OBJECTIVE: The aim of this study was to assess the practicability of common tonometers used in veterinary medicine for rapid intraocular pressure (IOP) screening, to calibrate IOP values gained by the tonometers, and to define a reference IOP value for the healthy eye in a new primate model for aging research, the gray mouse lemur. STUDIED ANIMALS AND PROCEDURES: TonoVet(®) and the TonoPen(™) measurements were calibrated manometrically in healthy enucleated eyes of mouse lemurs euthanized for veterinary reasons...
September 13, 2016: Veterinary Ophthalmology
Christian Schopf, Sabine Schmidt, Elke Zimmermann
When exposed to enhanced background noise, humans avoid signal masking by increasing the amplitude of the voice, a phenomenon termed the Lombard effect. This auditory feedback-mediated voice control has also been found in monkeys, bats, cetaceans, fish and some frogs and birds. We studied the Lombard effect for the first time in a phylogenetically basal primate, the grey mouse lemur, Microcebus murinus. When background noise was increased, mouse lemurs were able to raise the amplitude of the voice, comparable to monkeys, but they did not show this effect consistently across context/individuals...
2016: PeerJ
Govinda Sharma, Koji Tsutsumi, Taro Saito, Akiko Asada, Kanae Ando, Mineko Tomomura, Shin-Ichi Hisanaga
Neurite formation, a fundamental process in neuronal maturation, requires the coordinated regulation of cytoskeletal reorganization and membrane transport. Compared to the understanding of cytoskeletal functions, less is known about the supply of membranes to growing neurites. Lemur kinase 1A (LMTK1A) is an endosomal protein kinase that is highly expressed in neurons. We recently reported that LMTK1A regulates the trafficking of Rab11-positive recycling endosomes in growing axons and dendrites. Here, we used the kinase-negative (kn) mutant to investigate the role of the kinase activity of LMTK1A in its cellular localization and interactions with the cytoskeleton in Neuro2A and PC-12 cells...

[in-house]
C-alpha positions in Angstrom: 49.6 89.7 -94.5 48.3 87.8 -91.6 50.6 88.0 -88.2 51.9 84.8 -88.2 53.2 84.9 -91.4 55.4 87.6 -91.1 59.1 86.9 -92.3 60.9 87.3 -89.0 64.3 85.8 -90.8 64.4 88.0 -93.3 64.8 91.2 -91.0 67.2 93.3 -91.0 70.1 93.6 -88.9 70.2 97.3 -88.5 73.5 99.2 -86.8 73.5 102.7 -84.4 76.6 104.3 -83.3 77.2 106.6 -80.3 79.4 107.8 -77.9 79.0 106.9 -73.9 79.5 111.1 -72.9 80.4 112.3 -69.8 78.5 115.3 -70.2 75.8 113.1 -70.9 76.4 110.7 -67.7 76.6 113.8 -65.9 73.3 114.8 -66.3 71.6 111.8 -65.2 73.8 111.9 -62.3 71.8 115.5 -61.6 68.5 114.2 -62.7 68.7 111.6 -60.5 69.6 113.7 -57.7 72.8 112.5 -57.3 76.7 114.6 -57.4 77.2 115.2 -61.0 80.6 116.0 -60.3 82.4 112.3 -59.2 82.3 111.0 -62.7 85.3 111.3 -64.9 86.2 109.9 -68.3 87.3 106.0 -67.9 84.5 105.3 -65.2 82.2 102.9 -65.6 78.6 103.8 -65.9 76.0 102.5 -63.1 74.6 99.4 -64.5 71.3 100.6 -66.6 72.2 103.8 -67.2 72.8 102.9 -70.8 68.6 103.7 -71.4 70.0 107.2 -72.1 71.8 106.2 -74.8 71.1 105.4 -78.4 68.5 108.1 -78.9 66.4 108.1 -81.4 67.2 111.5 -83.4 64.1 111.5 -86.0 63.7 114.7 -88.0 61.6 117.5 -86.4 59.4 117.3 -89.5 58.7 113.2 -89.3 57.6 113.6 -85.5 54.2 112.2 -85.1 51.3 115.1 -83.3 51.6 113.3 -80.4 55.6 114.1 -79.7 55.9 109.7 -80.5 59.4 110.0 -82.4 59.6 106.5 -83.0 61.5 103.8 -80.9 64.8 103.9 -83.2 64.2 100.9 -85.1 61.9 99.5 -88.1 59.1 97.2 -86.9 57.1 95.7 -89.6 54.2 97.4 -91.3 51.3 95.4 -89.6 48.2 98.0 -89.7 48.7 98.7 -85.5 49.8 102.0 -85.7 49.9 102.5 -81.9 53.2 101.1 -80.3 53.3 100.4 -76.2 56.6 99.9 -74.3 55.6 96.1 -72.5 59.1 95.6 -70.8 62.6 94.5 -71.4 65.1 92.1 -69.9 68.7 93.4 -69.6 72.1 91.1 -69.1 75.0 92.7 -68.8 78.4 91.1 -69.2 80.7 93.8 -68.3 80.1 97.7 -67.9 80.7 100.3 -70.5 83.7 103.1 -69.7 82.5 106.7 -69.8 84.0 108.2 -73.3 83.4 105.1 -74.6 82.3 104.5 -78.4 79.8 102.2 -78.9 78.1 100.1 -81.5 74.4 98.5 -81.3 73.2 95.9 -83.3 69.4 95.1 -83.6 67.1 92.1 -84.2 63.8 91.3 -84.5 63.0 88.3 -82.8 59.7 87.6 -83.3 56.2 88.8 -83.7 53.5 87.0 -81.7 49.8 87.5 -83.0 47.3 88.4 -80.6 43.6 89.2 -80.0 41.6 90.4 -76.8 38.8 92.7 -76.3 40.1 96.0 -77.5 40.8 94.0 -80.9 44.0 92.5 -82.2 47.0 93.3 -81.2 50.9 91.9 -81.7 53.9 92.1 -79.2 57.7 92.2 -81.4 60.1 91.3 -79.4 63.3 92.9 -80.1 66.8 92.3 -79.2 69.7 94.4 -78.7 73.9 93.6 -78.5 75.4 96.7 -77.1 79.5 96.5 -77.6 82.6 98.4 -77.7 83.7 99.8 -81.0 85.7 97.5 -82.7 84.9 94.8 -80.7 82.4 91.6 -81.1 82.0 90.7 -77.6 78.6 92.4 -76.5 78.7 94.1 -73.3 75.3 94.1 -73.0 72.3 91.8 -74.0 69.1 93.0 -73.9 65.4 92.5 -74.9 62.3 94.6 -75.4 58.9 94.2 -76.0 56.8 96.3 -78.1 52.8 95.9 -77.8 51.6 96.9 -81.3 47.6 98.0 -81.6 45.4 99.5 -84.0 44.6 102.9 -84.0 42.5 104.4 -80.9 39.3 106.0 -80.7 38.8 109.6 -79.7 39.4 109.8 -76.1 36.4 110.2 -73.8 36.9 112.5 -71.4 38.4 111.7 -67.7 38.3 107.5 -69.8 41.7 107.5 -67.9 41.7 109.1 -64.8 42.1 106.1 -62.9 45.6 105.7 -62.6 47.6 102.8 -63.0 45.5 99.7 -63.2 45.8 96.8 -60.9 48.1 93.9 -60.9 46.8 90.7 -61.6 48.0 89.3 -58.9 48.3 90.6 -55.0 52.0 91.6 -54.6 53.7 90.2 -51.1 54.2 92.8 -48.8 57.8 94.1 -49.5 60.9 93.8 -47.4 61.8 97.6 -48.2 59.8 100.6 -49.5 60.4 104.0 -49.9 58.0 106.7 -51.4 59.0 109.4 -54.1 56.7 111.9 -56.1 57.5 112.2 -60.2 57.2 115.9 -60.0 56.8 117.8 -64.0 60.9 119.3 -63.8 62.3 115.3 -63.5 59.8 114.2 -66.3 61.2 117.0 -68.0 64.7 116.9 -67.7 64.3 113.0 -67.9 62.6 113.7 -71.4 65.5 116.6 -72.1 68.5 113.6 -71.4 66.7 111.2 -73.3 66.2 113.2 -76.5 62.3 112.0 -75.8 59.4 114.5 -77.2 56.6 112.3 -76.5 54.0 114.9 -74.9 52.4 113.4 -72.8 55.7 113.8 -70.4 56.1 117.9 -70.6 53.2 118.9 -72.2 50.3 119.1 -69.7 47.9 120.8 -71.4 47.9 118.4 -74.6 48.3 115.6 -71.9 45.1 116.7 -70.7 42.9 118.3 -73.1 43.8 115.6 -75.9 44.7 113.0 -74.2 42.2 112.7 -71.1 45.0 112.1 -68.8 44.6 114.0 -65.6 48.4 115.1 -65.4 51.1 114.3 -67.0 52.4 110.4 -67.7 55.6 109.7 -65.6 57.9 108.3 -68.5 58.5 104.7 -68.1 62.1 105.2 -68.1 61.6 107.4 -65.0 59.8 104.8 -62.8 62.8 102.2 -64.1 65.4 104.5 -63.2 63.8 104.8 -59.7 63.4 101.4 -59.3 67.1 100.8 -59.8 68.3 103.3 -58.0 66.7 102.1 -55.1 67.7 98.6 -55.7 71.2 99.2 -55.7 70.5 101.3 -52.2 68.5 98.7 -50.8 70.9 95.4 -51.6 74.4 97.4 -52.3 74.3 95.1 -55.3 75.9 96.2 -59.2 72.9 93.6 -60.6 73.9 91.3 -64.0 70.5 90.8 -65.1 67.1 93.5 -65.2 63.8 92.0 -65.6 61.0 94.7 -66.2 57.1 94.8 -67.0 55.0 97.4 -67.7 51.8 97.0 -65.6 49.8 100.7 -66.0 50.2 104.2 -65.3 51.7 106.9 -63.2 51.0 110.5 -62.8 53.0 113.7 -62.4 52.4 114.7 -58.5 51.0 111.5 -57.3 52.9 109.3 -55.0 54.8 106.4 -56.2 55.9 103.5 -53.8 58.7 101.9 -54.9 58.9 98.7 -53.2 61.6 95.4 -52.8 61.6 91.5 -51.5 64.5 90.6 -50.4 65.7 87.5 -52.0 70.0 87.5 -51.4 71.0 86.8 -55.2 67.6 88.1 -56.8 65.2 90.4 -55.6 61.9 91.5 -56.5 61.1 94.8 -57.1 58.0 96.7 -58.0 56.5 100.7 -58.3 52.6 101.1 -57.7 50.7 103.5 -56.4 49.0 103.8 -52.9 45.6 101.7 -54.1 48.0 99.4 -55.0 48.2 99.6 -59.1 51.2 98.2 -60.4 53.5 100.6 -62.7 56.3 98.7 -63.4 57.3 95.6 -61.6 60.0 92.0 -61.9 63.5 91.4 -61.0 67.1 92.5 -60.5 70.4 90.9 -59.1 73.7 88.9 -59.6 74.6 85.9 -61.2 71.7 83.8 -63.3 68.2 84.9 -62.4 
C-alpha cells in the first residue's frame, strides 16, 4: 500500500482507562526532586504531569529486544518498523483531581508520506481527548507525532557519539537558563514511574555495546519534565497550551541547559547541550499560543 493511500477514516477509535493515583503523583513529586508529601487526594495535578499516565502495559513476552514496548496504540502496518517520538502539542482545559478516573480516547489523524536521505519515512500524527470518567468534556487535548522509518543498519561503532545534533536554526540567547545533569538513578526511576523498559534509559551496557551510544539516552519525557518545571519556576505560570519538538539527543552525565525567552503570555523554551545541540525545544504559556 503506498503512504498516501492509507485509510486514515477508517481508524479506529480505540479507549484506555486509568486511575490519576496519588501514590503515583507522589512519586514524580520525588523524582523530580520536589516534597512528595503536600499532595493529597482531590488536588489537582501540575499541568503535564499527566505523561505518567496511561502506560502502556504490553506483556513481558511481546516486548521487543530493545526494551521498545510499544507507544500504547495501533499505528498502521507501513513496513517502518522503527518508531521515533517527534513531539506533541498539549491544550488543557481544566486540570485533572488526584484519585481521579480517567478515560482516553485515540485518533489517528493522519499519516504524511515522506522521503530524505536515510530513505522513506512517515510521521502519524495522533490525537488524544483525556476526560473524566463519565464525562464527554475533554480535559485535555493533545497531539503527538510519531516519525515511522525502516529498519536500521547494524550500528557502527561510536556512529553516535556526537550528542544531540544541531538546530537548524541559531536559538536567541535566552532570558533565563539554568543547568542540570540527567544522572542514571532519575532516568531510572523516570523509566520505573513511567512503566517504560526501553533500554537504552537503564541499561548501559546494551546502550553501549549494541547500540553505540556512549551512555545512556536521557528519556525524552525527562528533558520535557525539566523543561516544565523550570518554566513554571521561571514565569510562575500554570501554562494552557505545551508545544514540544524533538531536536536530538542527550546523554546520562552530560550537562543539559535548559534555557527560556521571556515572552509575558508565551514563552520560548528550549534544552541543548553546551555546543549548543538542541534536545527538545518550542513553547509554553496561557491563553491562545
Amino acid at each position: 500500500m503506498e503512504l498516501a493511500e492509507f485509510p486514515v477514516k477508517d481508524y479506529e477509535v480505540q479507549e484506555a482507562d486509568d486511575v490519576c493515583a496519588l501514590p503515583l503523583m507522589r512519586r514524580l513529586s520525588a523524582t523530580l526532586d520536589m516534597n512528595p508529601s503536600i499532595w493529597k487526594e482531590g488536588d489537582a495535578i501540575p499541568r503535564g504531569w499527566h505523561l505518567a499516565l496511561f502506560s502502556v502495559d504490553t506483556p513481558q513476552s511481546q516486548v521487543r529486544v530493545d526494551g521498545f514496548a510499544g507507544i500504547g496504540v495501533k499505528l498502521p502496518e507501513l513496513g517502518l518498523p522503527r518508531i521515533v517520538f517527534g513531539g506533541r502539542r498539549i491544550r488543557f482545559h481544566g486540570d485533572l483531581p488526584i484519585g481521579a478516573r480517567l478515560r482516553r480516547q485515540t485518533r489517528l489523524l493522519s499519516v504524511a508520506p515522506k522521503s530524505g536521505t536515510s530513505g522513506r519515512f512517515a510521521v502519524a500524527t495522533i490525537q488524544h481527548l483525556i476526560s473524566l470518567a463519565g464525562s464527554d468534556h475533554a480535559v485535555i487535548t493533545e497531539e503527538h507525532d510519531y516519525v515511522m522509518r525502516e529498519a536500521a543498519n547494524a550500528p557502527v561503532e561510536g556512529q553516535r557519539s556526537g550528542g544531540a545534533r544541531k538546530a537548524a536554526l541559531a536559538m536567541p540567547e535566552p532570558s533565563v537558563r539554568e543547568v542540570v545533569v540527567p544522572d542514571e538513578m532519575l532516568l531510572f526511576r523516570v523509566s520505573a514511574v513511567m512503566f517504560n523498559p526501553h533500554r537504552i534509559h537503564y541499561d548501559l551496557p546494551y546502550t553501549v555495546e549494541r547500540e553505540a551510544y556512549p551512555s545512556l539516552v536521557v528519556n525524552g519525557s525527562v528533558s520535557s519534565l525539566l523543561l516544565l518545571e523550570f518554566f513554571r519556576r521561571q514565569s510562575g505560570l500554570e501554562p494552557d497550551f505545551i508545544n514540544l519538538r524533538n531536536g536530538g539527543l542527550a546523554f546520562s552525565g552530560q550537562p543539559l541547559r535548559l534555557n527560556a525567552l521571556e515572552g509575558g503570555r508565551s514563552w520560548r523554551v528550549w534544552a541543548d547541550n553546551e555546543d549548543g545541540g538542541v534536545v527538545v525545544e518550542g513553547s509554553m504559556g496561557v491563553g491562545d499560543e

October 2016: Genes to Cells: Devoted to Molecular & Cellular Mechanisms
Charlie J Gardner
Despite an increasing recognition of the ecosystem services provided by mangroves, we know little about their role in maintaining terrestrial biodiversity, including primates. Madagascar's lemurs are a top global conservation priority, with 94 % of species threatened with extinction, but records of their occurrence in mangroves are scarce. I used a mixed-methods approach to collect published and unpublished observations of lemurs in mangroves: I carried out a systematic literature search and supplemented this with a targeted information request to 1243 researchers, conservation and tourism professionals, and others who may have visited mangroves in Madagascar...
2016: International Journal of Primatology
Erica M Tennenhouse, Sarah Putman, Nicole P Boisseau, Janine L Brown